It might seem like ages ago, but when the COVID-19 vaccines were in development in late 2020, Johnson & Johnson had the biggest advantage with U.S. consumers. After decades of successful branding of its baby products, the company had established a halo of trust with people across the country.
Since the vaccines became available, J&J has also outspent its rivals, Pfizer and Moderna, on digital advertising.
Yet Pfizer has been, far and away, the big winner in vaccine brand popularity. In an M Booth Health survey of 1,000 demographically diverse adults—conducted online by independent market research and advisory firm Savanta in April 2021—three-quarters of American consumers said they prefer one vaccine over the others. The top three cited preferences were Pfizer (36 percent), Moderna (19 percent) and J&J (17 percent).
|This article is featured in O'Dwyer's Oct. '21 Healthcare & Medical PR Magazine
(view PDF version)
How did this happen? Doctors and public health officials, after all, have advised people to get any of the vaccines and that none is inferior. But Pfizer won with the help of marketing communications savvy, offering crucial lessons for healthcare marketers and communicators and, frankly, marketers from any industry.
Don’t rest on first-mover advantage
Pfizer was the first vaccine to be approved for use in the United States for people aged 16 and older. But Moderna came along just a week later. And both approvals were in December, long before most Americans could access either of them, since limited supplies went to people in certain categories. The J&J vaccine received approval in February, just as vaccines were becoming more widely available.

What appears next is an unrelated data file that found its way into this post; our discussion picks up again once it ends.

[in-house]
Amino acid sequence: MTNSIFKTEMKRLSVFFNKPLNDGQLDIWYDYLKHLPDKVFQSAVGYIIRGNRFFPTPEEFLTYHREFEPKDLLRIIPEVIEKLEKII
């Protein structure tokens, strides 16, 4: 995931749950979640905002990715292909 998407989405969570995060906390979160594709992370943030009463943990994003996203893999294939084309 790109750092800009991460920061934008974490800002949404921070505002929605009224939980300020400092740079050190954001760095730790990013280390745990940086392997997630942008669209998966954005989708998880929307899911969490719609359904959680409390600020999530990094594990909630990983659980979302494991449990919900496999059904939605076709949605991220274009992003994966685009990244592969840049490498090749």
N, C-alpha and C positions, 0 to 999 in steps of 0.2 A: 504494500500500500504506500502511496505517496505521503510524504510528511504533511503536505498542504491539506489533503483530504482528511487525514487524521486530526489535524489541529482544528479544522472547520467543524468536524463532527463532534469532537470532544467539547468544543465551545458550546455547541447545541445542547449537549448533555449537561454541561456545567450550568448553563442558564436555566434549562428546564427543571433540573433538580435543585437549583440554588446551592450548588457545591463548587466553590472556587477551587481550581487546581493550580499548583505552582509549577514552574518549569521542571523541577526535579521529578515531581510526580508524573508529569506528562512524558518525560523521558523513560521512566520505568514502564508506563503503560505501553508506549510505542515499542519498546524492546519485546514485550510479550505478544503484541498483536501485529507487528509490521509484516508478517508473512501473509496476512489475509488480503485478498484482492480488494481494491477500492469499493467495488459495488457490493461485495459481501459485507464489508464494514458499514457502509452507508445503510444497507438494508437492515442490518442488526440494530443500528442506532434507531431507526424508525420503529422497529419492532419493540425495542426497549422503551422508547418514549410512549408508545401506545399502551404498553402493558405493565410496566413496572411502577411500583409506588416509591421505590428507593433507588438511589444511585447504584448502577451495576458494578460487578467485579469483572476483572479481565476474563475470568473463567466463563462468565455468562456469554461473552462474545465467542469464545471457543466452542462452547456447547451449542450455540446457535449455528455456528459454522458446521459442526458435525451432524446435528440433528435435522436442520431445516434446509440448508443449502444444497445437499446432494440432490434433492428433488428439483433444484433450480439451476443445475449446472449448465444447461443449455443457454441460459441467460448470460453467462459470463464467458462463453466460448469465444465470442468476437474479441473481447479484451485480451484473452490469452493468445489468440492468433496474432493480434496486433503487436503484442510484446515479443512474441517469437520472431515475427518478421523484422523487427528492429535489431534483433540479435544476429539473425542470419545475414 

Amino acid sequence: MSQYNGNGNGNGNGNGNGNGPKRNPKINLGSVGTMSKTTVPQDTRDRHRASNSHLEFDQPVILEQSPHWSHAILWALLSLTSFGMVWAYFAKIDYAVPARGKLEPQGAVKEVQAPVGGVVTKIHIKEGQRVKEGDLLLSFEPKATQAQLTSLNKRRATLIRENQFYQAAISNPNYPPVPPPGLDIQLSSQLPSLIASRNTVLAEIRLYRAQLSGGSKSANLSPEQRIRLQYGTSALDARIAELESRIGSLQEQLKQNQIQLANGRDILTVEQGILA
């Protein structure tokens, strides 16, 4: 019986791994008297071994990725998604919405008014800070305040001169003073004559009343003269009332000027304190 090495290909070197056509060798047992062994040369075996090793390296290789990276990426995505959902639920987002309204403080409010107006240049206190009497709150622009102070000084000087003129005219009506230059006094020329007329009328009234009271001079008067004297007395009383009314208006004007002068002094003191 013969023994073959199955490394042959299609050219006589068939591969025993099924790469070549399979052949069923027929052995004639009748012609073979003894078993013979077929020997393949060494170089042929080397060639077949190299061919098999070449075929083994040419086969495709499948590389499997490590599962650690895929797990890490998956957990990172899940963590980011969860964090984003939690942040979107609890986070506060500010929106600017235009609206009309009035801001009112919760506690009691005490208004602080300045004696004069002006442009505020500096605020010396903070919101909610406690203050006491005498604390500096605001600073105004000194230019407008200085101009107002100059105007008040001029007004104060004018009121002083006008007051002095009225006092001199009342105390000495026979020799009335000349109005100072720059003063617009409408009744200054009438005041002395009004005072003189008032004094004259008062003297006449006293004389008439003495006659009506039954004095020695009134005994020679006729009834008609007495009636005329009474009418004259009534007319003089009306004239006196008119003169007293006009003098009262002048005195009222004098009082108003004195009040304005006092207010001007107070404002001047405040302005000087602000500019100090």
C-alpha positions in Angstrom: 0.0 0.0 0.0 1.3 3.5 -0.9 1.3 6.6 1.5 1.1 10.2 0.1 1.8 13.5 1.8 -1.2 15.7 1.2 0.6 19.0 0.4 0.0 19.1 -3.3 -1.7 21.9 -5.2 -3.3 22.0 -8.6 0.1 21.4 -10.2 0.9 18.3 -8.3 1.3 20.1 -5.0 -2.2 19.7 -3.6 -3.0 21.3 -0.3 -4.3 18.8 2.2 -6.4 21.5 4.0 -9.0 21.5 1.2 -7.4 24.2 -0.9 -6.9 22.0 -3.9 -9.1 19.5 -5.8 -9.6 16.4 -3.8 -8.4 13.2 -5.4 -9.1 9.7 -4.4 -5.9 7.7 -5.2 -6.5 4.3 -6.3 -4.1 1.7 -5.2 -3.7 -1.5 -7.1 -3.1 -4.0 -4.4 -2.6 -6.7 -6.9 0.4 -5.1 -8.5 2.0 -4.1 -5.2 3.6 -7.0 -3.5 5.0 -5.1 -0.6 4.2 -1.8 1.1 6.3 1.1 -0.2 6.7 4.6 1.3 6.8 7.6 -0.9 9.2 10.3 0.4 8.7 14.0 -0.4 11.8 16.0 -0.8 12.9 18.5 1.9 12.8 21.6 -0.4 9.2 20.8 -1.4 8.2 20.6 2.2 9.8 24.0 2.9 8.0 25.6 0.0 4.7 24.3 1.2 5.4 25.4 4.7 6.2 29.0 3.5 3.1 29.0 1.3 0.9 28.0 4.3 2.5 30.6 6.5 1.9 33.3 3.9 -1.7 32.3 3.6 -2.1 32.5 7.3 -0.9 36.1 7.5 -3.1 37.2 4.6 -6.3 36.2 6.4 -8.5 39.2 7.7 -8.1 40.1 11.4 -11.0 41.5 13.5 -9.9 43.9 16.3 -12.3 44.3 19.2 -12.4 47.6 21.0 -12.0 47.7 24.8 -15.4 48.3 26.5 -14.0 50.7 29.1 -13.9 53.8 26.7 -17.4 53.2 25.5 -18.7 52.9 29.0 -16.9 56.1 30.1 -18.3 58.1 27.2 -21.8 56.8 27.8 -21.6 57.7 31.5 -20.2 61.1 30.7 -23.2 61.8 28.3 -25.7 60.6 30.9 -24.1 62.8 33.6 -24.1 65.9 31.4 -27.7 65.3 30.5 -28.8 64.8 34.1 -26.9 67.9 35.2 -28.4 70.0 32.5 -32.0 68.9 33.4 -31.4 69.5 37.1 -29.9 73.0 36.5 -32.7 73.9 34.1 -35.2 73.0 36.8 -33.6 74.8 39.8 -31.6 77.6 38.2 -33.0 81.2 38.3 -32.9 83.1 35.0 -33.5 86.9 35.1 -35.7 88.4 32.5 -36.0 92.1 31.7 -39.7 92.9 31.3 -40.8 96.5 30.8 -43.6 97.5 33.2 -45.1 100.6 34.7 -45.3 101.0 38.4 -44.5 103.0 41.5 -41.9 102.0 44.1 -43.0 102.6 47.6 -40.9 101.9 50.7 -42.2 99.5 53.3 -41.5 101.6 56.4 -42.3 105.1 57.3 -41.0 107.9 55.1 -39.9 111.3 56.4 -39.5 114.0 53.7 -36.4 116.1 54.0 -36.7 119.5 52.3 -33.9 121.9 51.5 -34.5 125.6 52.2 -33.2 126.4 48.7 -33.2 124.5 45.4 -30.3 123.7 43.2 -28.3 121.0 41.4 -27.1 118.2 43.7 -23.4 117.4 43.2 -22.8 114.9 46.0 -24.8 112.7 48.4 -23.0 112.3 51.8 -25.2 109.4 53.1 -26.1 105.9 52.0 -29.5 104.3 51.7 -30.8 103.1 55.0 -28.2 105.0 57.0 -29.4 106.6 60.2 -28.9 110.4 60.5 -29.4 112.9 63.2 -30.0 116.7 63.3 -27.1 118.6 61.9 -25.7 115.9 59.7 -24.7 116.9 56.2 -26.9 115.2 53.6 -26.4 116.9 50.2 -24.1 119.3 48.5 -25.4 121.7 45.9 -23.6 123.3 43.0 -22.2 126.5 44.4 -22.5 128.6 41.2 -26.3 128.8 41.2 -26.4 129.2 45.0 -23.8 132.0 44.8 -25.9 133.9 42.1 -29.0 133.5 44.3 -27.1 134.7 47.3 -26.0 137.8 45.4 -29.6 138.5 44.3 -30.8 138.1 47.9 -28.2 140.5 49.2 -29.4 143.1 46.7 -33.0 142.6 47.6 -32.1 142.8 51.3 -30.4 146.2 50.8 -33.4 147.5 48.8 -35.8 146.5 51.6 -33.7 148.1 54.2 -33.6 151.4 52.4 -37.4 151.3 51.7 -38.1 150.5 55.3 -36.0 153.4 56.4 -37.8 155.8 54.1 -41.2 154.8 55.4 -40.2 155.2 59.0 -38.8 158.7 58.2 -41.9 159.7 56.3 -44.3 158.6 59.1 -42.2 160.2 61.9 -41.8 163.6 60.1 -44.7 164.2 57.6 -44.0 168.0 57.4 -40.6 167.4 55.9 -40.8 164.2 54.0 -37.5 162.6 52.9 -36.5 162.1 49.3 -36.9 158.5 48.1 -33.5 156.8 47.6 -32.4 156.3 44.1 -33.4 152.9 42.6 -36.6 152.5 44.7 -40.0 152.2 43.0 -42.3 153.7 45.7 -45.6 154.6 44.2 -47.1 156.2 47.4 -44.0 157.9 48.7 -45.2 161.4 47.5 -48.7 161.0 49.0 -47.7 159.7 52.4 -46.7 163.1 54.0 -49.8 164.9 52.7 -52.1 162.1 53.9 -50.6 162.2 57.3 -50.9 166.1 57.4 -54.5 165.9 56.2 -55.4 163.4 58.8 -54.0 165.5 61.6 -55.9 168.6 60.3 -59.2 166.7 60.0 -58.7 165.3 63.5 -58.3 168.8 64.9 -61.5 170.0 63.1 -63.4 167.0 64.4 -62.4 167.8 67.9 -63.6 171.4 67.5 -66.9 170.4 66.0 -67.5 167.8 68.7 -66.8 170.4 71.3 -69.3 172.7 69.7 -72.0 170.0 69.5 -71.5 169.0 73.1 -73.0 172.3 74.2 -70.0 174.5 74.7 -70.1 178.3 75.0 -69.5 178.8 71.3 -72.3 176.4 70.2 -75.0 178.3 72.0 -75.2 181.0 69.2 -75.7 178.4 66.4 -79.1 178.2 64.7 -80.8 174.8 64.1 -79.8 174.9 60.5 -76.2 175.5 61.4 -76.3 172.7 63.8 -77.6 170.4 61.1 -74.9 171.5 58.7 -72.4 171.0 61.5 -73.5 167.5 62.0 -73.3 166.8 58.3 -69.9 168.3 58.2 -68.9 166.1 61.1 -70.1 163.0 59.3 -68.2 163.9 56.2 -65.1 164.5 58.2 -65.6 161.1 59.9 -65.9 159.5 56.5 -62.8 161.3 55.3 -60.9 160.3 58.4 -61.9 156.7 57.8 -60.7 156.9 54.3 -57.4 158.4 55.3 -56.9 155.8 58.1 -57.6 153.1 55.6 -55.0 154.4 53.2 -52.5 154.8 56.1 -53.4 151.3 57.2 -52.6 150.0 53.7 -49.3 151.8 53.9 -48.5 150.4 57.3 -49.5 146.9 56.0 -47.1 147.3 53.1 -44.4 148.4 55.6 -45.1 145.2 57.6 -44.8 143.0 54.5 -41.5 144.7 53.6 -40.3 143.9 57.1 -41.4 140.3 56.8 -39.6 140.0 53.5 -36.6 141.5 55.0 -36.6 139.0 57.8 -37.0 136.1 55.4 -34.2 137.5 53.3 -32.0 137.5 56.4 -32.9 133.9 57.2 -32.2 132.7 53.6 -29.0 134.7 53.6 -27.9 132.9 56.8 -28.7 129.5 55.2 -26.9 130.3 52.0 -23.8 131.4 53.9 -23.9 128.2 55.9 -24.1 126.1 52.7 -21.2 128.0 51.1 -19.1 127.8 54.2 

So, while Pfizer may have impressed some consumers by being first, by the time most people were getting vaccines, all three were available. And the first-mover advantage doesn’t automatically breed lasting success. Just look at Uber, which was not the first ride-hailing app. Pfizer strategically built on its early momentum, and was careful never to cede ground.
Be visible, transparent and human
Our survey shows that Americans have heightened awareness of pharmaceutical brands. With so much attention focused on drug makers, people have come to think of them in more familiar terms, akin to consumer lifestyle brands such as Nike and Amazon. And while this newfound interest has its most immediate impact on the vaccine makers, we found it extends to other pharma brands as well. Bayer, AstraZeneca, Merck, BMS, Lilly, GSK and Novartis have all seen increases in unaided brand recall.
We call this shift the Pharma Brandemic, a veritable epidemic of Pharma brand familiarity. It’s no exaggeration to say that the COVID-19 vaccines have changed healthcare marketing forever. These brands’ achievements and upheaval of the pandemic have fundamentally altered consumer understanding of pharmaceutical brands in ways that are enduring.
Consumers absolutely want to feel a connection to a brand and the people behind it. Nearly half of respondents said they want to hear more from leaders of pharmaceutical companies. Nearly a third of Latinos, and slightly smaller numbers of Blacks and Asians, said they want more videos from CEOs on social media channels to help them understand medicines and vaccines and how they work.
And one-third said that when pharma companies talk openly about challenges they’re facing, it makes them more likeable.